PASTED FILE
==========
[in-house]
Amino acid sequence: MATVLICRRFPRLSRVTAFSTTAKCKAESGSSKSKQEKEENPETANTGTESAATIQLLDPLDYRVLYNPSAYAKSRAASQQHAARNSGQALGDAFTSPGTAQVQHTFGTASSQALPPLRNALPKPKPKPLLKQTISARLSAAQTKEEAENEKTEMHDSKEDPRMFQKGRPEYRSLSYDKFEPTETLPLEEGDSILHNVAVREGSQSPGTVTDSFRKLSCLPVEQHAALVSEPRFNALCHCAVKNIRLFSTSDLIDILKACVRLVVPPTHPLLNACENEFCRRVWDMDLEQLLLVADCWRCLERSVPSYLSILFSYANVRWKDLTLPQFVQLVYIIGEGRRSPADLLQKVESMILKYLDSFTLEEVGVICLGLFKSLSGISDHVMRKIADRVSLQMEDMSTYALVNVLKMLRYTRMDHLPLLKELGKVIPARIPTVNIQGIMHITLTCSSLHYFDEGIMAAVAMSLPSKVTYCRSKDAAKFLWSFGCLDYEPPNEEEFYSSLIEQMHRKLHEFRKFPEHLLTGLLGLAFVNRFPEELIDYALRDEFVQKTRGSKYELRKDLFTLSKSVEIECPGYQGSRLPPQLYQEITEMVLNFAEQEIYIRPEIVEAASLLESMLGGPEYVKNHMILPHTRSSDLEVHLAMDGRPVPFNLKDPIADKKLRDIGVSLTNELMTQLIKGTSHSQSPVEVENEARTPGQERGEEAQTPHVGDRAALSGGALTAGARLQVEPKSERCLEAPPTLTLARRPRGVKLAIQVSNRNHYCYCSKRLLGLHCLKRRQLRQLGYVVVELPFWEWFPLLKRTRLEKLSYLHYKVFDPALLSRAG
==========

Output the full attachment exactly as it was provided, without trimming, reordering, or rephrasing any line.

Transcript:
[in-house]
Amino acid sequence: MATVLICRRFPRLSRVTAFSTTAKCKAESGSSKSKQEKEENPETANTGTESAATIQLLDPLDYRVLYNPSAYAKSRAASQQHAARNSGQALGDAFTSPGTAQVQHTFGTASSQALPPLRNALPKPKPKPLLKQTISARLSAAQTKEEAENEKTEMHDSKEDPRMFQKGRPEYRSLSYDKFEPTETLPLEEGDSILHNVAVREGSQSPGTVTDSFRKLSCLPVEQHAALVSEPRFNALCHCAVKNIRLFSTSDLIDILKACVRLVVPPTHPLLNACENEFCRRVWDMDLEQLLLVADCWRCLERSVPSYLSILFSYANVRWKDLTLPQFVQLVYIIGEGRRSPADLLQKVESMILKYLDSFTLEEVGVICLGLFKSLSGISDHVMRKIADRVSLQMEDMSTYALVNVLKMLRYTRMDHLPLLKELGKVIPARIPTVNIQGIMHITLTCSSLHYFDEGIMAAVAMSLPSKVTYCRSKDAAKFLWSFGCLDYEPPNEEEFYSSLIEQMHRKLHEFRKFPEHLLTGLLGLAFVNRFPEELIDYALRDEFVQKTRGSKYELRKDLFTLSKSVEIECPGYQGSRLPPQLYQEITEMVLNFAEQEIYIRPEIVEAASLLESMLGGPEYVKNHMILPHTRSSDLEVHLAMDGRPVPFNLKDPIADKKLRDIGVSLTNELMTQLIKGTSHSQSPVEVENEARTPGQERGEEAQTPHVGDRAALSGGALTAGARLQVEPKSERCLEAPPTLTLARRPRGVKLAIQVSNRNHYCYCSKRLLGLHCLKRRQLRQLGYVVVELPFWEWFPLLKRTRLEKLSYLHYKVFDPALLSRAG